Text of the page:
Where to Draw the Line When It Comes to Things a Malaysia Director Cannot Do?
Director duties touch almost every aspect of a company. The highest level in a company food chain is dominated by the shareholders, followed by the board of directors. That said, directors have a range of powers conferred and trusted onto them to ensure the company affairs sail smoothly. However, they are not immune to compliance policies. So, where do we draw the line when it comes to things a Malaysia director cannot do? If you are a new director or a director-to-be, this will make an exciting read for you!
What Are the Director’s Duties?
A director’s duties are very much colourful as he or she gets to manage business strategies, supervise the staff, direct corporate operations, and almost everything under the sun. A director is a stand-in appointed by the shareholders to run the business on their behalf. Therefore, most significant decisions need to be taken by a director in good faith and in fair purpose. Having a fiduciary duty is no easy task; a director must always act in the best interest of the company. Plus, he or she will need to exercise their powers with the utmost diligence and skill.
What Can’t a Director Do?
There are just as many things that a director cannot do. Some of the things a Malaysia director cannot do includes:
- Mistreating the workers or threatening them.
- Conducting fraud.
- Spending the company’s money for personal use.
- Using the company’s property or facilities for personal use.
- Leaking top confidential information.
- Accepting bribery.
- Falsifying records, especially finance records.
And many more along the lines of that list. Simply put, acting out of their jurisdiction power is a breach of duty.
Who Will Keep the Director in Check?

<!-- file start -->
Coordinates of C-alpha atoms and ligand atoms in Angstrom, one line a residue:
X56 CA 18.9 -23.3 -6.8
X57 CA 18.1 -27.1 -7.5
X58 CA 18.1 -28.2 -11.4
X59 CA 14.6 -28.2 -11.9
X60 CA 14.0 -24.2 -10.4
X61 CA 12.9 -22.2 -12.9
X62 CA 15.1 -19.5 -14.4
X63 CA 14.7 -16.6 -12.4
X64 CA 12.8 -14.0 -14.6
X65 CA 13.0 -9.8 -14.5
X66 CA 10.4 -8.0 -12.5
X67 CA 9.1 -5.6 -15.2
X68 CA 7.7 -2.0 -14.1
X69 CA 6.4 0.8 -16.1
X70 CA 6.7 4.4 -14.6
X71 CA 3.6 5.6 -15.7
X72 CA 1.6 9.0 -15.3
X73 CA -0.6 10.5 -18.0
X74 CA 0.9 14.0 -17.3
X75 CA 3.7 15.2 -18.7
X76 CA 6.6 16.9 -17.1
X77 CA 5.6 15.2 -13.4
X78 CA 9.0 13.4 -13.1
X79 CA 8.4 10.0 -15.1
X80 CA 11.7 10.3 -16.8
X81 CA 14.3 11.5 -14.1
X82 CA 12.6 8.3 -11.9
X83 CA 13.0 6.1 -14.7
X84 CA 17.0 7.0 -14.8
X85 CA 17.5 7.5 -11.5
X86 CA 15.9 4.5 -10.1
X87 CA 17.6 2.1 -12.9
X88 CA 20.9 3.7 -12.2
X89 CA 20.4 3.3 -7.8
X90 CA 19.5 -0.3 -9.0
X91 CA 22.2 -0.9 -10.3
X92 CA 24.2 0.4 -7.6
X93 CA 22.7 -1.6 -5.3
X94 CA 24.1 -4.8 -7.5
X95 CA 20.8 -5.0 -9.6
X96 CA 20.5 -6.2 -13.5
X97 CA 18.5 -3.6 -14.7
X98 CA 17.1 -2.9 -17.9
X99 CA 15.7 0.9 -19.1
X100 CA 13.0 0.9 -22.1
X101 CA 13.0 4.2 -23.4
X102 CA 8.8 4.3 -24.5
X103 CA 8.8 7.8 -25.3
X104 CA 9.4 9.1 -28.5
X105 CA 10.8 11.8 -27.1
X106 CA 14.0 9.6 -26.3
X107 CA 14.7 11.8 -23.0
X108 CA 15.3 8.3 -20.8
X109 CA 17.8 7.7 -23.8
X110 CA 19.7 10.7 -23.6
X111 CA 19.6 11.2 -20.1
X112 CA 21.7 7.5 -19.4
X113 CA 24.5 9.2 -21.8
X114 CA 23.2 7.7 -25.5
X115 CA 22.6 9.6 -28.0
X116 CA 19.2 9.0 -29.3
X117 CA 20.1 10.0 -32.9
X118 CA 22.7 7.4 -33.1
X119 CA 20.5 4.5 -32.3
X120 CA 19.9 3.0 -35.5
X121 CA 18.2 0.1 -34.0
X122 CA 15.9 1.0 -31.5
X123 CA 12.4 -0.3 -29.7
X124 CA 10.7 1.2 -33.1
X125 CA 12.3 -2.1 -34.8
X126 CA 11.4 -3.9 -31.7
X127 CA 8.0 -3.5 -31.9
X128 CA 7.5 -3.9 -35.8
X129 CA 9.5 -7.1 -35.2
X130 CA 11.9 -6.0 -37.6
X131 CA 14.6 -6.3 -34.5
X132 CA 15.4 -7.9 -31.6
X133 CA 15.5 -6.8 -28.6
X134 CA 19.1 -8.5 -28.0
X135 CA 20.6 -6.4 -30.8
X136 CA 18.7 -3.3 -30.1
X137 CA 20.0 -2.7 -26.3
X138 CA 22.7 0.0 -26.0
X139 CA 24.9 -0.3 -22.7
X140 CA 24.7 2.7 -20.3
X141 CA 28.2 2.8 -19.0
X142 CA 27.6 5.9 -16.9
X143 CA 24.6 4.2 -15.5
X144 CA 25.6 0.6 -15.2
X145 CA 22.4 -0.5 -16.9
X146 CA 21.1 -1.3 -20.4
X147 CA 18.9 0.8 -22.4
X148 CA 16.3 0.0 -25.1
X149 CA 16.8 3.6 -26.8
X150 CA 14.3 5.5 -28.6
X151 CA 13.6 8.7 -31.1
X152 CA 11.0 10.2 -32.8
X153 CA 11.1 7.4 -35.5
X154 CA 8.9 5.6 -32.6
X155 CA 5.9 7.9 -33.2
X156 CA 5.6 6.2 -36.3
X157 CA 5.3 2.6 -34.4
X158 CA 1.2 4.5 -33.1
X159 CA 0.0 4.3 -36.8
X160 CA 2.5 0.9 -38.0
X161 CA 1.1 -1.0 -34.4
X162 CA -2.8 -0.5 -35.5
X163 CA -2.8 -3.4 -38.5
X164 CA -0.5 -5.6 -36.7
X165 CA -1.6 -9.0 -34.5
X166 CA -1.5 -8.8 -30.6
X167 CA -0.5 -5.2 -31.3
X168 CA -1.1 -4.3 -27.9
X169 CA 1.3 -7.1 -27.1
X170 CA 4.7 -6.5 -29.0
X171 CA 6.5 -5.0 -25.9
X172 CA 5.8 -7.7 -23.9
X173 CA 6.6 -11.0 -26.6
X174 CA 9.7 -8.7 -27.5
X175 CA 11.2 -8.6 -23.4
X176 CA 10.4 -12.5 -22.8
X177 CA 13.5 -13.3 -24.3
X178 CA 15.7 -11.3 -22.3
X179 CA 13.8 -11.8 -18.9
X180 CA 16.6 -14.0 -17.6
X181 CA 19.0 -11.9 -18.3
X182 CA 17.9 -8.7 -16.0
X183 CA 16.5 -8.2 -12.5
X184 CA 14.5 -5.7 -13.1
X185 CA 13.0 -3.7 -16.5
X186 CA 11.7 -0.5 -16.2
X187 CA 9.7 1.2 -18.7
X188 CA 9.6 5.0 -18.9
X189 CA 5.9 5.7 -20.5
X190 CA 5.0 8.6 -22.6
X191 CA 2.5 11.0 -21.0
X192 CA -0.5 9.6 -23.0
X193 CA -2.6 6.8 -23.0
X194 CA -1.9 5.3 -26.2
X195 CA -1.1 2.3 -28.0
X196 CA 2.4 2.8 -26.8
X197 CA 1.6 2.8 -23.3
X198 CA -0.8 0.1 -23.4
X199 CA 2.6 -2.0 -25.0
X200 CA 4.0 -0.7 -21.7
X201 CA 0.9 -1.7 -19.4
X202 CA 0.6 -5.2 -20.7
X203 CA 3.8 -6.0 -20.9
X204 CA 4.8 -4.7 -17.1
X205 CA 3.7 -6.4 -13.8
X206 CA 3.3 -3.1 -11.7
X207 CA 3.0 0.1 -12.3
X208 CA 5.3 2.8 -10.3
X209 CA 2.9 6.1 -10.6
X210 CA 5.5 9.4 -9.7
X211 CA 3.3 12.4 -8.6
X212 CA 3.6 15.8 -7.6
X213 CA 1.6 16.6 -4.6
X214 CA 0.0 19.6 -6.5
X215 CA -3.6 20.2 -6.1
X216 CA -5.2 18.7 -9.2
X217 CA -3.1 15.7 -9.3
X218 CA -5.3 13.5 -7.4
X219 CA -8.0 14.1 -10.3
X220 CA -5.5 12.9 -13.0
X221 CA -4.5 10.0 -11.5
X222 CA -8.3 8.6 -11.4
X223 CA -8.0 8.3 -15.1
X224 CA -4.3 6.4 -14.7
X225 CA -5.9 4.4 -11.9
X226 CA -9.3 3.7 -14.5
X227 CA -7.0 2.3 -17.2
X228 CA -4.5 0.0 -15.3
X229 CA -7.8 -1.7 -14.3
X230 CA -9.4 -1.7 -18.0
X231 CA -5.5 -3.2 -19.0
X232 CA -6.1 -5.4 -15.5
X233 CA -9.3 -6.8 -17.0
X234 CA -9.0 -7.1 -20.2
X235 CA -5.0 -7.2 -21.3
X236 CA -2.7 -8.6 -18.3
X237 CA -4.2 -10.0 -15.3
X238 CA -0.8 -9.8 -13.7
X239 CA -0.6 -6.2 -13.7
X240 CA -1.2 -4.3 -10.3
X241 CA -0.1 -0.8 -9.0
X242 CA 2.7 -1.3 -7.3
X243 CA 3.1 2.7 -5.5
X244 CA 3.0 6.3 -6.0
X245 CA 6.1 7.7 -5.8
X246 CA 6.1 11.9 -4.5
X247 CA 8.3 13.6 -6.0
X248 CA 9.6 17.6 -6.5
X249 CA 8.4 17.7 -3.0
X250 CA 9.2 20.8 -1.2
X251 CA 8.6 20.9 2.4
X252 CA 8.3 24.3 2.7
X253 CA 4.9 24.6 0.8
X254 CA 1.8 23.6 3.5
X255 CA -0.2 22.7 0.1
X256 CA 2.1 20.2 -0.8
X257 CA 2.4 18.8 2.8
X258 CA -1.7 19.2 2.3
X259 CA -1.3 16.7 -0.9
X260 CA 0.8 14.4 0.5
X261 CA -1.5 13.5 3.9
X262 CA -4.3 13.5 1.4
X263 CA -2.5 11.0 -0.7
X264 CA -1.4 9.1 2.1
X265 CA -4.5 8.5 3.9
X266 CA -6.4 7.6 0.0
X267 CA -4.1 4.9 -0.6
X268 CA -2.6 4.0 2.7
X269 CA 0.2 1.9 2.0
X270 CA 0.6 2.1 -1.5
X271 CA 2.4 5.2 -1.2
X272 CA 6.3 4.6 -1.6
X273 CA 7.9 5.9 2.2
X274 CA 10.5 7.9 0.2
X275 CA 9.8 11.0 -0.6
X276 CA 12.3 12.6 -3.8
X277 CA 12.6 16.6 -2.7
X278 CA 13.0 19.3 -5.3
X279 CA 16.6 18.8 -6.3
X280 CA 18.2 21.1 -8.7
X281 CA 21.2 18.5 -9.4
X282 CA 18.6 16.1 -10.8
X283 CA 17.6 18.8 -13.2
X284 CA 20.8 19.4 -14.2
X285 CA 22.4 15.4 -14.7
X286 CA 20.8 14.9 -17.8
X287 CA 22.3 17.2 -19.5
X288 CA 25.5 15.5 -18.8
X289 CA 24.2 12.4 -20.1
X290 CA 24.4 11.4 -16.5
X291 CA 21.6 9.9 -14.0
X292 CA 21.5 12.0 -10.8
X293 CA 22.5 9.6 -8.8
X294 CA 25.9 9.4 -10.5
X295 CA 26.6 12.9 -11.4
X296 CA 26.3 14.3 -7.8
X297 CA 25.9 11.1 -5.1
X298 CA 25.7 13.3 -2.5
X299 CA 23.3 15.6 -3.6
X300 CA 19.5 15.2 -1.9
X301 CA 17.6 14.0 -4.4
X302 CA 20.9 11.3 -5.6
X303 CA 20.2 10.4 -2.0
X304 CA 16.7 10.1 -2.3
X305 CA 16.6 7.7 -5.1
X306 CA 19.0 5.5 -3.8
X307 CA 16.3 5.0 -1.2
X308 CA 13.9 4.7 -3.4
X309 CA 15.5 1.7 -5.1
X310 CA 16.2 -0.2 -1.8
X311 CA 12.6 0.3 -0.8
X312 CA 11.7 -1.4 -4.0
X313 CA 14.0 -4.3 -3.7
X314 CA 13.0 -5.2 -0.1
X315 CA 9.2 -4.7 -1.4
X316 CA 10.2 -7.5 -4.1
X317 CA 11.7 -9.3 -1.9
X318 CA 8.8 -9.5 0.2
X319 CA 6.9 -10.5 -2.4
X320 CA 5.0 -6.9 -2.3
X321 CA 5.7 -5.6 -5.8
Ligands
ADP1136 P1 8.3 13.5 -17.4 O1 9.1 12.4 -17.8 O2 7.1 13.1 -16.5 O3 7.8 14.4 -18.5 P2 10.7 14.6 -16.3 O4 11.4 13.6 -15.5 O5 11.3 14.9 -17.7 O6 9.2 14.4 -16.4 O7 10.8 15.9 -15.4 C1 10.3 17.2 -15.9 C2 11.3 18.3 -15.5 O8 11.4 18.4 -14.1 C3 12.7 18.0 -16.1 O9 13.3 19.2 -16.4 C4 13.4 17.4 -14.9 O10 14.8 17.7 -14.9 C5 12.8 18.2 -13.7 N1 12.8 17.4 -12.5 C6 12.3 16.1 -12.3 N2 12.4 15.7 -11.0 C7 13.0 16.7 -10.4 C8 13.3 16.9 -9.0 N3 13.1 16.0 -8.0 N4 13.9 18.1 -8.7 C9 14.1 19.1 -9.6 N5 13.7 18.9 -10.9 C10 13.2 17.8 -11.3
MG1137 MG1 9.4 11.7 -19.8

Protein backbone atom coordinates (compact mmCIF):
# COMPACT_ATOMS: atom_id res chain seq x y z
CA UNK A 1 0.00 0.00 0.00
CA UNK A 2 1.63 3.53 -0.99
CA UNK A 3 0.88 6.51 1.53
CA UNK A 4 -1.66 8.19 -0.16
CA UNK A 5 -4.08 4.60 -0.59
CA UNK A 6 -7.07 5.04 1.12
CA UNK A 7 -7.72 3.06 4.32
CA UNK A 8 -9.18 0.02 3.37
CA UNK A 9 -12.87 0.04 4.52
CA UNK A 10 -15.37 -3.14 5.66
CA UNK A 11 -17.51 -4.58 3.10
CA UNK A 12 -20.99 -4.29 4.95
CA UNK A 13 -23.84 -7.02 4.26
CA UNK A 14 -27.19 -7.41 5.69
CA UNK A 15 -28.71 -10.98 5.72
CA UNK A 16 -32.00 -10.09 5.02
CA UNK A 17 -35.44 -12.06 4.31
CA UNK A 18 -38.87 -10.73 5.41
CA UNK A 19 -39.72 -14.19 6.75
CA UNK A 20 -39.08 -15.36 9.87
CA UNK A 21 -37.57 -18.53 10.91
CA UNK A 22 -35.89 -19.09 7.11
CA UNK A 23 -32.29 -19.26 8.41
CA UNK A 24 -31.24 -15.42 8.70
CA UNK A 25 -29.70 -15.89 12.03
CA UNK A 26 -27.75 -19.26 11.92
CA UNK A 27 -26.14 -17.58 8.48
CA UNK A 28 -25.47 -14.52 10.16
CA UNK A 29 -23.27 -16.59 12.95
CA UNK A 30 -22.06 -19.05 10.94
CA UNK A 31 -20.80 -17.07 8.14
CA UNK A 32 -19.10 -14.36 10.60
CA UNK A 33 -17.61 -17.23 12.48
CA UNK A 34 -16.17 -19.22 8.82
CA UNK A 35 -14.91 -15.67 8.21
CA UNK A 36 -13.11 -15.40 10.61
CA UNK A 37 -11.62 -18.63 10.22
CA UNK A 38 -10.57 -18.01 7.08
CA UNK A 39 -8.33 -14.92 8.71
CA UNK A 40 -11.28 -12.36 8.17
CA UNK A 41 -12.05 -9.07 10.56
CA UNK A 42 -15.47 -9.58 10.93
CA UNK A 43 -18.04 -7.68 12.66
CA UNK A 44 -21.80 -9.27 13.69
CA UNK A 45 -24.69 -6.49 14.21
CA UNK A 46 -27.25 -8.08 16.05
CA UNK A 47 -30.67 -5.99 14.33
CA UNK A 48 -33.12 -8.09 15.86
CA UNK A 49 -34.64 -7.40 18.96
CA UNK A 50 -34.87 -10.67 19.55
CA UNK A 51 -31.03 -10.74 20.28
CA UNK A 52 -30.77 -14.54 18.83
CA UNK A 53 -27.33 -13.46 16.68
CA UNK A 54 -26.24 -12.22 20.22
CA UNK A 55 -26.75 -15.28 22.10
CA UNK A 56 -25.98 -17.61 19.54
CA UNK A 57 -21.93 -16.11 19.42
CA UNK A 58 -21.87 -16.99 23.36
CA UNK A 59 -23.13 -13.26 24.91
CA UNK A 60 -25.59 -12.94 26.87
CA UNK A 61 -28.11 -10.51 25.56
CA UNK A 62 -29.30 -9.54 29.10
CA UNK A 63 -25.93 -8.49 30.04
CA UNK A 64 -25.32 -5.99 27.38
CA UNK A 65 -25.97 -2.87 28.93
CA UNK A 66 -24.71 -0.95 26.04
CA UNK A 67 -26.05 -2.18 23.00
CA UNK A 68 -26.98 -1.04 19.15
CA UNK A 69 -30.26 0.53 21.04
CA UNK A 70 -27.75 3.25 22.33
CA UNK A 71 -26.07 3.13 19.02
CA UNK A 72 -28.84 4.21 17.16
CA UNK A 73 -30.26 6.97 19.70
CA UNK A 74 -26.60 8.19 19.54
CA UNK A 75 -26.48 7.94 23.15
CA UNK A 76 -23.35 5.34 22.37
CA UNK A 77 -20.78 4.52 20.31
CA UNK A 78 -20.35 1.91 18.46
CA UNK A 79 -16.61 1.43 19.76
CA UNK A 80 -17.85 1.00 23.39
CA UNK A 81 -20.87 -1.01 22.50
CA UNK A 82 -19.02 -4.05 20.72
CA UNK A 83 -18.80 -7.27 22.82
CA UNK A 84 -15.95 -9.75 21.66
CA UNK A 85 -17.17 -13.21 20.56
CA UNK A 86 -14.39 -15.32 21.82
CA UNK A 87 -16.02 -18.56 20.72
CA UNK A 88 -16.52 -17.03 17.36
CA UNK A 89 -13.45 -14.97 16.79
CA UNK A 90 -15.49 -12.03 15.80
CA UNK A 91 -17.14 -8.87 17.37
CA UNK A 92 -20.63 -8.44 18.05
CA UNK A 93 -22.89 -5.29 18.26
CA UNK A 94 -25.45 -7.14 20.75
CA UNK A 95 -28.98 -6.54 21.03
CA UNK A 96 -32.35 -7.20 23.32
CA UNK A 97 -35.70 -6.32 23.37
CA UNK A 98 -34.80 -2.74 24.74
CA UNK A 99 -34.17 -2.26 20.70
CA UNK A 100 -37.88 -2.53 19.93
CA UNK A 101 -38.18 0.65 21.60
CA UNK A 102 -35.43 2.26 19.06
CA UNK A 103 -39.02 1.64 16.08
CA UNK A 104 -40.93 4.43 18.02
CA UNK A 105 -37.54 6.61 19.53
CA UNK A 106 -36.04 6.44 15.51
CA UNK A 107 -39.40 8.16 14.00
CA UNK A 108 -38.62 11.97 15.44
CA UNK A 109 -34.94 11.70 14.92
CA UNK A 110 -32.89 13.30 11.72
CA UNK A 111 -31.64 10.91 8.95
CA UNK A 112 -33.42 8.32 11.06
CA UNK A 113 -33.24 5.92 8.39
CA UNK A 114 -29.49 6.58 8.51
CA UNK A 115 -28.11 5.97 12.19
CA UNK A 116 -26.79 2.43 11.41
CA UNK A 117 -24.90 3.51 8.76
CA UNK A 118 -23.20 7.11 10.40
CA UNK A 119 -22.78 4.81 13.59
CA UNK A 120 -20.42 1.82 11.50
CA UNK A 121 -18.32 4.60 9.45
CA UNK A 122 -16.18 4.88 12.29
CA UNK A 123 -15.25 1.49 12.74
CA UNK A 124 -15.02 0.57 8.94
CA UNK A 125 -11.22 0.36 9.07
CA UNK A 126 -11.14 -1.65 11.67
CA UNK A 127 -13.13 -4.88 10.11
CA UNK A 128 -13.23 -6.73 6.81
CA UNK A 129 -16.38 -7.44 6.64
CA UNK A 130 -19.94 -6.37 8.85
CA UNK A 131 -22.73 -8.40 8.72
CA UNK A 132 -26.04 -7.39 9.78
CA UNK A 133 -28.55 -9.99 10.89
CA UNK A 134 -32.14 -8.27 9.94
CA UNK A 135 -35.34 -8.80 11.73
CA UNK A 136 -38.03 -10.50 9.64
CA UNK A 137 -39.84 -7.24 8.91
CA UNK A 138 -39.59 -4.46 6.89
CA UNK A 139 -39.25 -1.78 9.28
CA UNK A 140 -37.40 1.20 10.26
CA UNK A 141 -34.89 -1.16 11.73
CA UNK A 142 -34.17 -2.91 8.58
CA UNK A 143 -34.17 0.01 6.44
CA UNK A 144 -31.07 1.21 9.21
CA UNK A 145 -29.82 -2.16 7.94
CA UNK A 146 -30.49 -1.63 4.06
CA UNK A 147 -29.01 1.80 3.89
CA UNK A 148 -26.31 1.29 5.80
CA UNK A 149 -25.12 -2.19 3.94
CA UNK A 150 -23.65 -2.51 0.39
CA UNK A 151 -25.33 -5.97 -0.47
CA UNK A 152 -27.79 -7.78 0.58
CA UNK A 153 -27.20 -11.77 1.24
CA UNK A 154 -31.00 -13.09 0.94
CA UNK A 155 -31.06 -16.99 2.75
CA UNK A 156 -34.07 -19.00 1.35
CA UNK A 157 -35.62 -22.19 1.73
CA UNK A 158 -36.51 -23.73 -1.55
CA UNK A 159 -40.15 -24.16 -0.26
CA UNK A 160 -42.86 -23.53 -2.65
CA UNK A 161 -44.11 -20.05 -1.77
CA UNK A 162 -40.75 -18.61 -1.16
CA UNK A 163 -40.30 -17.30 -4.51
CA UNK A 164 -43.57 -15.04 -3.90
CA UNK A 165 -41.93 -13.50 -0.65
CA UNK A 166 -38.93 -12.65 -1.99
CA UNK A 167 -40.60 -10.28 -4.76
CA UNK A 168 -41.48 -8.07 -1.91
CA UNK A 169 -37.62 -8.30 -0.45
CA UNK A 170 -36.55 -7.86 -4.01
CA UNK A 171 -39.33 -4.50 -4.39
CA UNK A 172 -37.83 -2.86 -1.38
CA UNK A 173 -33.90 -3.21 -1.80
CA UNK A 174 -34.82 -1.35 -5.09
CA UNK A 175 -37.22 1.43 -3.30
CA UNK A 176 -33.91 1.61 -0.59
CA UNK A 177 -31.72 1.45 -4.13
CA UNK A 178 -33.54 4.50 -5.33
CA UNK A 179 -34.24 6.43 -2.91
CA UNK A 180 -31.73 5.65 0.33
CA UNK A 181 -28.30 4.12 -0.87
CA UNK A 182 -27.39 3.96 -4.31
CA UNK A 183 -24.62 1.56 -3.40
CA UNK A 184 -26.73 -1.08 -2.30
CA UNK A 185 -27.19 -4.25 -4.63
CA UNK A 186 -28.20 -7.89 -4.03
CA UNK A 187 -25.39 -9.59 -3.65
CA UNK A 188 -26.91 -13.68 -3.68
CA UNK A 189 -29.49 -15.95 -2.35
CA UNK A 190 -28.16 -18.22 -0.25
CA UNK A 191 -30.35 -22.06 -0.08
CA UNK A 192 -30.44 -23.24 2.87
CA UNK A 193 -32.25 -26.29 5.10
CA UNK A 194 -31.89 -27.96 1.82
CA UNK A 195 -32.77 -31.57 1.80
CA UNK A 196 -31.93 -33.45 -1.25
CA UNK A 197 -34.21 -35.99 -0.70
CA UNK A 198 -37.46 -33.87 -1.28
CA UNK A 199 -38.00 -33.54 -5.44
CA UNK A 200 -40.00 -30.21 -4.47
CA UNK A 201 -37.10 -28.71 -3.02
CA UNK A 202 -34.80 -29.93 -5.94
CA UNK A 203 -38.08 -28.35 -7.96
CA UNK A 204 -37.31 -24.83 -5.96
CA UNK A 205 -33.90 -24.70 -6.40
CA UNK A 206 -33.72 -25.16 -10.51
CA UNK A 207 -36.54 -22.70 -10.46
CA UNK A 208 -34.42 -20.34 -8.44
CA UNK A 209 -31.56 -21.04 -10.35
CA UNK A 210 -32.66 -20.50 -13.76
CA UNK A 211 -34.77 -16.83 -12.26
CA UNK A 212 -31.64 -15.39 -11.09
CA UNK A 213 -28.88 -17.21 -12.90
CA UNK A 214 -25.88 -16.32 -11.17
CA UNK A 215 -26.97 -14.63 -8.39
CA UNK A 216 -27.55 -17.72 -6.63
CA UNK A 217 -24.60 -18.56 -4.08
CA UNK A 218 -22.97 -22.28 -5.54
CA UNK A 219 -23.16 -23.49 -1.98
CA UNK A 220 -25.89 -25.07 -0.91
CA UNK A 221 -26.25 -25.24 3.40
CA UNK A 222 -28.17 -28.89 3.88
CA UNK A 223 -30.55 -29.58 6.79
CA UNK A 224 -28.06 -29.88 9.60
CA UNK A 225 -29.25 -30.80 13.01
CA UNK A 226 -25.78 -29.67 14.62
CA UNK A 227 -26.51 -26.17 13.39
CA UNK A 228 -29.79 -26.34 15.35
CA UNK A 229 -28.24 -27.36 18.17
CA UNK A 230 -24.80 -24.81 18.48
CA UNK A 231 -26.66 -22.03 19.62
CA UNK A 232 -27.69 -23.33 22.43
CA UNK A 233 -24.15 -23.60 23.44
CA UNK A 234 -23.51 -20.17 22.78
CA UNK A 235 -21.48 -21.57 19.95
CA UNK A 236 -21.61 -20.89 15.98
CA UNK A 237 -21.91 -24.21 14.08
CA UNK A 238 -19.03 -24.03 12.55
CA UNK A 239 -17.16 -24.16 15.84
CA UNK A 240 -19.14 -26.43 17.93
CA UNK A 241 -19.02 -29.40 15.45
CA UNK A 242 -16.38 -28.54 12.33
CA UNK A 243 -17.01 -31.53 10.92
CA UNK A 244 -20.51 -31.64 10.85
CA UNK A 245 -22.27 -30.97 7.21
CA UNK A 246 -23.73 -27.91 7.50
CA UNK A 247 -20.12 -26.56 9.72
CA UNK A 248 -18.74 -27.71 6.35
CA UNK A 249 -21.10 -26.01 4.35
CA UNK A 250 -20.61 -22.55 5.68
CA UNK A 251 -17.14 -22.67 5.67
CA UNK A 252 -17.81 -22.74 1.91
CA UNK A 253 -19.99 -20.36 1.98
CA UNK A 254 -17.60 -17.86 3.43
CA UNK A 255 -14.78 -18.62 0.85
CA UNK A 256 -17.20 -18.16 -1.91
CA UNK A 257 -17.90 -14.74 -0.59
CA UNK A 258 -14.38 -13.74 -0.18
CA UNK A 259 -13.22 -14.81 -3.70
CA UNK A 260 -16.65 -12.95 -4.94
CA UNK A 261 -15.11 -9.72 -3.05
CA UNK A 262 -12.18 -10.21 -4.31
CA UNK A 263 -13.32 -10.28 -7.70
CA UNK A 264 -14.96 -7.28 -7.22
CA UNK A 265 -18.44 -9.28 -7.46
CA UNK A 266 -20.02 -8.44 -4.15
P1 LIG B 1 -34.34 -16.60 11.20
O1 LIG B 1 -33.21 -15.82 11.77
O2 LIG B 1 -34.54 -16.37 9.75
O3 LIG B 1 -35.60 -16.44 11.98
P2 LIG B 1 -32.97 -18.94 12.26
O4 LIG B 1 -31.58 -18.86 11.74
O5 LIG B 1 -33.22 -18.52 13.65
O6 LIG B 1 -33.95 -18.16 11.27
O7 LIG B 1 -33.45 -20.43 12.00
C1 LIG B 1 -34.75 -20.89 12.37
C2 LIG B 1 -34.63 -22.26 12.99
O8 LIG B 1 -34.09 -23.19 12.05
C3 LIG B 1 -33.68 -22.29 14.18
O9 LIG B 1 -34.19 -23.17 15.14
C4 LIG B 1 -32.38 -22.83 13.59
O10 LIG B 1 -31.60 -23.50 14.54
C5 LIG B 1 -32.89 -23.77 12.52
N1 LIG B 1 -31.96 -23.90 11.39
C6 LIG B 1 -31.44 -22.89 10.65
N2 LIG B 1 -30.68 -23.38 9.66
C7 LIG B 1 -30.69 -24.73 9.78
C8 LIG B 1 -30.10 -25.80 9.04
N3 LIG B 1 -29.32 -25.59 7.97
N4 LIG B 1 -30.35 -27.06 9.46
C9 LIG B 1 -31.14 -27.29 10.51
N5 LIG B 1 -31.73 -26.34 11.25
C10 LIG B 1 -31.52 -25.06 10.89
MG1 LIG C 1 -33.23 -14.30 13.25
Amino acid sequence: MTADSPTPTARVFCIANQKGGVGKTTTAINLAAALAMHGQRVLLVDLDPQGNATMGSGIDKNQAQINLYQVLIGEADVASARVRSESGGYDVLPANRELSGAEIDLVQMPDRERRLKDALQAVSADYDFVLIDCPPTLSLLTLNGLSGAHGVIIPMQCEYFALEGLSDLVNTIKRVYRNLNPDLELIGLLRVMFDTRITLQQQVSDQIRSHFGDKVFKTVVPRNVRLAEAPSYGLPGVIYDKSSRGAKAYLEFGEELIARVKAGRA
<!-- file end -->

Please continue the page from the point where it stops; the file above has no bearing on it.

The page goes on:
In recent years, the Malaysian government has taken the effort to enforce stricter laws with heavier punishments to curb mismanagement happening at the top level. Replacing the Company Act 1965, a more comprehensive and updated law, the Company Act 2016 was introduced and came into effect in February of 2017.
In Section 213 (1) of the Companies Act 2016, the law has stated that a company director must exercise his power with caution, good faith and for the betterment of the company, per the Act. This means that the director gains power from the law and the company’s constitution. Moving on, Section 221 in the Act applies the meaning that a director must not abuse the given position for personal gain. If the director were to accept third party gifts, make deals with other organizations for his own benefit and not the company. It is a clear violation, as he or she did not act in the best interest of the said company.
Having said this, with great powers, there also comes great penalties if a director commits a breach of duty. Accountable for the responsibilities along with the mistakes during the period of tenure, the Malaysian law has set a 100-fold fine, with RM3 million or a five-year-imprisonment term, or both, if found guilty.
Great Help Comes Easy
A competent director is like a good captain; he steers the ship in the right direction, leads the expedition with a well-informed decision, oversees the management and cares not only for the welfare of his crew members but for other people aboard as well. The same goes for a company director. A proficient director in a company who excels in leadership and tends to motivate the staff to perform their very best will do wonders for the growth of the company.
We at 3E Accounting believe that a company’s success reflects on the skill and diligence of a team-playing director. This is why we bring you our top-notch Nominee Director Service. If you need a nominee director to supervise the company business affairs in a fair and an unbiased manner, we have got you covered. Let us help you to find your ideal captain. For more information on Nominee Director Service, contact us.